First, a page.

Advantages and Disadvantages of Doing Wills Online

By Anna Assad

You can privately prepare your will online through a will preparation website, but whether or not online will drafting is right for you depends on your financial and personal circumstances. An attorney may be needed to prepare your will and review the document for accuracy and compliance with your state's legal standards, especially if you are providing for the guardianship of minor children.

Less Costly

The fees for an attorney to draft your will for you vary by the complexity of your estate, your family composition and your area of residence. They can run into hundreds or even thousands of dollars. Will-making software and online services cost as little as $20, according to Tara Siegel Bernard of The New York Times. Some companies offer a review of your will by an attorney in your state for an additional fee.

Errors and Exclusions Not Caught

Online will programs generally offer user instructions and definitions of legal terms used in the will, but the forms and glossary may still be confusing to someone without legal knowledge. A mistake may result in a beneficiary getting a larger or smaller portion of your estate than you intended. If you accidentally exclude a person from your will, she may not get anything after your death. An attorney reviews your list of will beneficiaries and the corresponding shares to make sure your will accurately represents your decisions. Unlike a program, an attorney can ask you in-depth questions to clarify your directions. Omitting one of your legal heirs in your will on purpose may require the use of additional wording in your state, which your attorney can supply for you. Your attorney can identify whom your legal heirs are if you are unsure about your state's succession laws.

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Convenient Access and Updating

You may prepare your will online from the convenience of your home or office instead of having to make an appointment at an attorney's office. Any updates you wish to make to an attorney-drafted will traditionally require another meeting, but you can access your online will at any time through most services. Some services offer a one-time free update of your will or provide you with access to update for a fee.

Possibility of Improper Execution

Your will must be executed in accordance with the standards dictated by your state's laws. A will that is not properly executed is not acceptable for probate, the legal proceedings used to validate the will and settle your estate. An online service helps you prepare the will and typically gives execution instructions, but if you misinterpret the instructions, fail to follow through or use standards that do not apply in your state, the will may be invalid. An attorney verifies your will has been properly signed and witnessed upon completion.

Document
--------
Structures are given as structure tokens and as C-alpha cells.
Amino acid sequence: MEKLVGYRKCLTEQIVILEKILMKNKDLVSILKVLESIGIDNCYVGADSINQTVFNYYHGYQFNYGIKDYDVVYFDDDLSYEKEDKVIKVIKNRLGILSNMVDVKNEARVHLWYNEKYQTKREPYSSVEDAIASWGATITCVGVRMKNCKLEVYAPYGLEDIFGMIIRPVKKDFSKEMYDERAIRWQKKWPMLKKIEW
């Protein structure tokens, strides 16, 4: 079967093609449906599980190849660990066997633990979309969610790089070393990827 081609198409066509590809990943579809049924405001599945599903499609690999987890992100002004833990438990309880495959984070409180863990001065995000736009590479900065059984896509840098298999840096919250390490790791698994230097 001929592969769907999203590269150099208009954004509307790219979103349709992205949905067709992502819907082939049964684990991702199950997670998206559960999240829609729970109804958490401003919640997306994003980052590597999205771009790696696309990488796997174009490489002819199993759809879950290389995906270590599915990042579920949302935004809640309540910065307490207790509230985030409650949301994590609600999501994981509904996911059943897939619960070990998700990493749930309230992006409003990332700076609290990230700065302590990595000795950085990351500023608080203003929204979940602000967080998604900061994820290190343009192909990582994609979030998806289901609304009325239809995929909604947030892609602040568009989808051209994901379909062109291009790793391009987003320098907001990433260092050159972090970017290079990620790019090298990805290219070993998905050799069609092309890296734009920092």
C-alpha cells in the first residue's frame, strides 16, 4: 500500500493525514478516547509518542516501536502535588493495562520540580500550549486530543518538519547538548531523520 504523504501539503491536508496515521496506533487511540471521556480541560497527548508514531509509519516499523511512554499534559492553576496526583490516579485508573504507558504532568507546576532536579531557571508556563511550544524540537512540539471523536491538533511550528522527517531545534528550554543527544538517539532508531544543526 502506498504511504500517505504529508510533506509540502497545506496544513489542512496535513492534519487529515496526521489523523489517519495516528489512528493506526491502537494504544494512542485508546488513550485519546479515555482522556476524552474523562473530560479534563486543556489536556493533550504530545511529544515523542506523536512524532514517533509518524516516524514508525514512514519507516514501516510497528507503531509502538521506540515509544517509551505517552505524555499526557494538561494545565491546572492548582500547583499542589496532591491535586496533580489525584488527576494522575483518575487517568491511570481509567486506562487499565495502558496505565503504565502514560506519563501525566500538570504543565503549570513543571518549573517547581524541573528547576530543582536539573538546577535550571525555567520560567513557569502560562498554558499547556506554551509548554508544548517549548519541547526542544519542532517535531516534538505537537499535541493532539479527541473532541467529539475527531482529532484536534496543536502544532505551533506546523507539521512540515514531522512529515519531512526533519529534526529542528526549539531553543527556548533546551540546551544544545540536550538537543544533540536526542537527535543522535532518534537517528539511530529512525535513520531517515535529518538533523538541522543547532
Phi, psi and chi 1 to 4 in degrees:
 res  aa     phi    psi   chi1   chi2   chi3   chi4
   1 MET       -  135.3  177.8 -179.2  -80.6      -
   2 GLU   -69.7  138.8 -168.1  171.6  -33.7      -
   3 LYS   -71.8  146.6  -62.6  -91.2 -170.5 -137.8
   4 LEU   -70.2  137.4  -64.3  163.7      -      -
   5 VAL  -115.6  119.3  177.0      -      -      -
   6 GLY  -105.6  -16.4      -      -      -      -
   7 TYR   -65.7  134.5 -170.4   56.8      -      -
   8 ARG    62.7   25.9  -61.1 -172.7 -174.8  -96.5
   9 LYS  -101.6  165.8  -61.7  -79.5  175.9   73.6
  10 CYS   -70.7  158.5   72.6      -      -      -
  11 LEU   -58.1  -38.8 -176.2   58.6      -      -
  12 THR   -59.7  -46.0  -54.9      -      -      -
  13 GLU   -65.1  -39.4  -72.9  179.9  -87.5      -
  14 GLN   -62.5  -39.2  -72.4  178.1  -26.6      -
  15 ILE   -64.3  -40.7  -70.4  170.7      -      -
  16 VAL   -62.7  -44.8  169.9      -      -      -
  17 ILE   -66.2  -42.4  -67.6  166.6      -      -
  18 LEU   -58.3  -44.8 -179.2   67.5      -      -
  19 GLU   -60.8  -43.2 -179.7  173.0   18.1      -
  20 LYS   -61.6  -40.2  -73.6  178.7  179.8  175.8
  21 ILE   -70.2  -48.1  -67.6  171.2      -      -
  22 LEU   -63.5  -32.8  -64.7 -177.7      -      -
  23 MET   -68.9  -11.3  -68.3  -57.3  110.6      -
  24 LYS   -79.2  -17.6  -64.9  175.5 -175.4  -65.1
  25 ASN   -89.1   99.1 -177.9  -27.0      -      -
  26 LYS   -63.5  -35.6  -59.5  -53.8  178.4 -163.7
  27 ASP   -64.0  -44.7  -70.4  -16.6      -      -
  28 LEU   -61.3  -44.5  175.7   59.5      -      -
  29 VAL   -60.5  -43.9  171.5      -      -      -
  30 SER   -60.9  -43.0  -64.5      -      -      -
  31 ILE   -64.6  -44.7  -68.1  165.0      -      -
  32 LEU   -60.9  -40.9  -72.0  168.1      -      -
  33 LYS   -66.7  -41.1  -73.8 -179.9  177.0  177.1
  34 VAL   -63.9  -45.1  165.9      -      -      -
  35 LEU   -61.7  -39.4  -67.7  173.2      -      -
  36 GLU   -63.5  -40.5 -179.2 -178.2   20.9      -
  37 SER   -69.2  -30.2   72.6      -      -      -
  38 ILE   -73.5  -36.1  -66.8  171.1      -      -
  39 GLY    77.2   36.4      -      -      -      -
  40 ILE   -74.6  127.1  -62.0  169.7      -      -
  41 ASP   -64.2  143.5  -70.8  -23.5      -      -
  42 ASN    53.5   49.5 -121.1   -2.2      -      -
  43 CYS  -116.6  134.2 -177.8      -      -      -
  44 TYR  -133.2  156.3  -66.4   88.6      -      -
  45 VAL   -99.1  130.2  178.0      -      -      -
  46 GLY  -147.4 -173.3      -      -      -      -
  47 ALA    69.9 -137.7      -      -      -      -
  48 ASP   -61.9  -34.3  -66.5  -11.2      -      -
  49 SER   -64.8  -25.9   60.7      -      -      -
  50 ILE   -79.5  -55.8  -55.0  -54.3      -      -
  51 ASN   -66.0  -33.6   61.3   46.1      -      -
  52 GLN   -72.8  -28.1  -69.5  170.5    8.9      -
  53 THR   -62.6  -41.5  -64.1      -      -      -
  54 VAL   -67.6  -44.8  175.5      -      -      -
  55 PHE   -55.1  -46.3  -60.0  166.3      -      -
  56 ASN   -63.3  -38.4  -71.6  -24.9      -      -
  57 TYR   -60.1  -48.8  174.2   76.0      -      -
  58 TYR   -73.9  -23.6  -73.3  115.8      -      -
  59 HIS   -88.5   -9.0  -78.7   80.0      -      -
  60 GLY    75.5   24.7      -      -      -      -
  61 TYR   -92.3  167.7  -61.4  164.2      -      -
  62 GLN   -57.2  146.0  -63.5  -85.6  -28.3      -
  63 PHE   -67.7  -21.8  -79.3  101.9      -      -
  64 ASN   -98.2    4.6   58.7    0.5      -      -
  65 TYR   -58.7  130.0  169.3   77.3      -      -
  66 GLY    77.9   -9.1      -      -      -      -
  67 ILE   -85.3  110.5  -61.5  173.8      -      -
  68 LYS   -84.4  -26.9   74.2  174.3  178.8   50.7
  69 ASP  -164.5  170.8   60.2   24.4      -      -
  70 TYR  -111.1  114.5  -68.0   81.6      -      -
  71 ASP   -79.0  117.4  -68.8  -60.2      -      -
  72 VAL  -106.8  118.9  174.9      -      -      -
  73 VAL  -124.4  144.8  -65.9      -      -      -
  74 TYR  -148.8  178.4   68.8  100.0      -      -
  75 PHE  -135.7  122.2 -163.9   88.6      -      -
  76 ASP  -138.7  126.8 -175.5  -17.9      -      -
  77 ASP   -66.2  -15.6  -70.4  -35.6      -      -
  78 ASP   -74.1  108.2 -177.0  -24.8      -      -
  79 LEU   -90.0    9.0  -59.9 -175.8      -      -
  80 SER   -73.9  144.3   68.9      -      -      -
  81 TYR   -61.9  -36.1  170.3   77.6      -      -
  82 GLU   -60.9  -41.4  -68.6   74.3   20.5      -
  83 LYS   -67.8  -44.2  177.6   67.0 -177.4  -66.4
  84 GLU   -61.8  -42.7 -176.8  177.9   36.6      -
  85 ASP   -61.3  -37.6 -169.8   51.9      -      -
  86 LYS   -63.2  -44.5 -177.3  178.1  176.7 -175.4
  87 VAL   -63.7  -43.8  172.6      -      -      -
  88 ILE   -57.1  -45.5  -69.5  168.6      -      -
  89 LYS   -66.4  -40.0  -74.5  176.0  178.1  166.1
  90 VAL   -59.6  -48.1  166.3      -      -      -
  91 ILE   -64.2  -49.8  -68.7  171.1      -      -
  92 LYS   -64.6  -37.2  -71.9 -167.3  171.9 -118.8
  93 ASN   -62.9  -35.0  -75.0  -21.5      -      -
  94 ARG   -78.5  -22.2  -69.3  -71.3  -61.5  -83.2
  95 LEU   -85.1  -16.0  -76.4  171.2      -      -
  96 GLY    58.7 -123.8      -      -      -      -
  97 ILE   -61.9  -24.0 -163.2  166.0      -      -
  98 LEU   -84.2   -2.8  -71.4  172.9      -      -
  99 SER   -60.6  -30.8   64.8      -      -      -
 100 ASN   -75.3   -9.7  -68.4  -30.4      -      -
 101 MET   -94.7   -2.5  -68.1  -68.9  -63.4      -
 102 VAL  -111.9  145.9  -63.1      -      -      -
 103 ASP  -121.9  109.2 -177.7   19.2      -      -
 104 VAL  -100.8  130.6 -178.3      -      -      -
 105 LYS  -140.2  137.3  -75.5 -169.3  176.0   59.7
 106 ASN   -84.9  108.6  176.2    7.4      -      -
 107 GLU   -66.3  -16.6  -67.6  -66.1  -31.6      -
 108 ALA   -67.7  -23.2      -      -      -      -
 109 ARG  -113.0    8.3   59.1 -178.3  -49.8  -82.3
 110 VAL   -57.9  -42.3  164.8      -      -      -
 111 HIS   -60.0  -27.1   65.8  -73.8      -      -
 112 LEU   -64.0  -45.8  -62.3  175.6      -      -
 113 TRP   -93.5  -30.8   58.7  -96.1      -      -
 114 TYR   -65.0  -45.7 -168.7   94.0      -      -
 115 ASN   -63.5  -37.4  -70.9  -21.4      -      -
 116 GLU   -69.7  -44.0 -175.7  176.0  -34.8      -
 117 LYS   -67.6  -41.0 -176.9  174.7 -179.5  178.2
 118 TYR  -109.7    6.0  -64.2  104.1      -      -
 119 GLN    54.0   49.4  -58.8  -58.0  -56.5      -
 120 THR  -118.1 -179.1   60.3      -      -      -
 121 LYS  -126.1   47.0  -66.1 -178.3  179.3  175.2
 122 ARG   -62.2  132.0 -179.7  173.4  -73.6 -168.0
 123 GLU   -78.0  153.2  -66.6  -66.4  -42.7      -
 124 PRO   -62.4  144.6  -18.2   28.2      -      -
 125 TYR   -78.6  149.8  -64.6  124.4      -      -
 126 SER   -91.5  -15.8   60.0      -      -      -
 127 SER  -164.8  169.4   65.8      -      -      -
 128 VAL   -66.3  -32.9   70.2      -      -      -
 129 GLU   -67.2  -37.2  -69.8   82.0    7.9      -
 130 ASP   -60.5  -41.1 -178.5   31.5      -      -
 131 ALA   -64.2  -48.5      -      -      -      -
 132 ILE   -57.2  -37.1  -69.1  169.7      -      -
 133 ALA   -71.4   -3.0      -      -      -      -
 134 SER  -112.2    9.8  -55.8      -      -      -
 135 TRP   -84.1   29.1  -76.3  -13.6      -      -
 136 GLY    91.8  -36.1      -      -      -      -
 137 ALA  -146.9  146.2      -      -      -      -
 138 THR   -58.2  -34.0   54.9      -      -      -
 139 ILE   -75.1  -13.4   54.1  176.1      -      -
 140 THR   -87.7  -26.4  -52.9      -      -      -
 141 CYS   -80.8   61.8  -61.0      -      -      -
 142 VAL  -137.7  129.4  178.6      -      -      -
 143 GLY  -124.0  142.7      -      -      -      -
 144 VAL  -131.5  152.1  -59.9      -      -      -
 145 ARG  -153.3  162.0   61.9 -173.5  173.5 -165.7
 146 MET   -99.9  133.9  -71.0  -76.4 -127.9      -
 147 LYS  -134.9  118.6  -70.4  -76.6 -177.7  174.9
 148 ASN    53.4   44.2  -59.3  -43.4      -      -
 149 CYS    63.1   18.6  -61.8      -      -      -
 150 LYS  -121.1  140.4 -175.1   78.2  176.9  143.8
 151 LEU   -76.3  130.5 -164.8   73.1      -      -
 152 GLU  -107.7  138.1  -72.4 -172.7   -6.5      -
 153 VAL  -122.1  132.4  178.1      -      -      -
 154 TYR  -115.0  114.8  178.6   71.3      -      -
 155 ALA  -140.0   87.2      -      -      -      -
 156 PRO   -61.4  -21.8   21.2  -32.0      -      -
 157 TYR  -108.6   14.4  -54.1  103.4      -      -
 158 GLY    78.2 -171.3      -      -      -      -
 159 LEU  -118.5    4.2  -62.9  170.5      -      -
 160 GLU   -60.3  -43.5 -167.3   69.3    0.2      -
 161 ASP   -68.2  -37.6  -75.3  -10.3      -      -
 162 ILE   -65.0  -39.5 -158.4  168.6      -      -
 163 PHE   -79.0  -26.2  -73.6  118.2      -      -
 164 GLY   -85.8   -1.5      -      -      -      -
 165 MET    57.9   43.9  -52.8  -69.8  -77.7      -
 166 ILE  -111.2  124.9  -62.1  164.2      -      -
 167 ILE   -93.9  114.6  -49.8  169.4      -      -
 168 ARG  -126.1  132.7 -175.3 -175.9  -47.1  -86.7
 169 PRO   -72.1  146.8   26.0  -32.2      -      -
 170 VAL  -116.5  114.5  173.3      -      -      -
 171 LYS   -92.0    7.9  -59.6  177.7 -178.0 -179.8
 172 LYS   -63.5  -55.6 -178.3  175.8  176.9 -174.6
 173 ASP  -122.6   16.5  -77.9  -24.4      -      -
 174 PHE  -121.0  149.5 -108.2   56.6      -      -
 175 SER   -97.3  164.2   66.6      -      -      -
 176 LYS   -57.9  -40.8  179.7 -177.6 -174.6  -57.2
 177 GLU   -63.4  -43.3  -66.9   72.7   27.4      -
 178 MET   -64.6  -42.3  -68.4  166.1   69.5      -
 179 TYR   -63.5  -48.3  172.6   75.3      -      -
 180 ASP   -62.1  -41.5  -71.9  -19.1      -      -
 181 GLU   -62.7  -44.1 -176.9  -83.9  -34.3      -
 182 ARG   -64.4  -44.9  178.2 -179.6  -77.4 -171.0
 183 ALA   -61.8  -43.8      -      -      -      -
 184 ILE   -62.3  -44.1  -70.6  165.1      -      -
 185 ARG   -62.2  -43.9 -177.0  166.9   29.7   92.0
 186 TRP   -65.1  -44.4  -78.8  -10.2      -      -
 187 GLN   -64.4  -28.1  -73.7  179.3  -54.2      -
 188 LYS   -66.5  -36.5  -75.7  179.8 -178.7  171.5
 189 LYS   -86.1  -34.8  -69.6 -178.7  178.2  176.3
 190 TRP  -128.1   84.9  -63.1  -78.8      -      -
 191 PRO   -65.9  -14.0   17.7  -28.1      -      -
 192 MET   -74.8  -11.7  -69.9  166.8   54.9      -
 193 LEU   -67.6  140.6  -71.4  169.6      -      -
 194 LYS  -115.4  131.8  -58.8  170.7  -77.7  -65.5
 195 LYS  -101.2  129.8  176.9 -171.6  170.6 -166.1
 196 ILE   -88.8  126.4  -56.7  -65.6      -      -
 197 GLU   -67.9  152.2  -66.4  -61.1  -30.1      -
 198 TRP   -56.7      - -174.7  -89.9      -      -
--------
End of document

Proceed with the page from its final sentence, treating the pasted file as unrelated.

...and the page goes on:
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Illinois Laws on Wills

A valid will can nominate someone to manage your estate and detail how your property should be distributed when you die. In Illinois, wills must comply with the Illinois Compiled Statutes, which address requirements such as the age and mental condition of the person making the will. If your will doesn't meet these requirements, it may be declared invalid, and your estate will be distributed according to state law.

Is a Hand-Written Notarized Will Legal?

Your will can direct the distribution of your property after your death, name someone you trust to manage your estate and even nominate a guardian for your minor children. But your will can't do any of that if it isn't valid in your state. Generally, a handwritten will is just as legally valid as a typed or printed will as long as it meets your state's standards.

Is It Illegal to Copy Last Will & Testament Papers?

As long as you have the right to use the copy machine, no penalties attach to copying your last will and testament. In fact, it may be prudent for someone making a will to provide a copy of the document to her spouse, attorney and the person she names as executor. In most cases, however, the original will, not a copy, must be filed with the court for probate.

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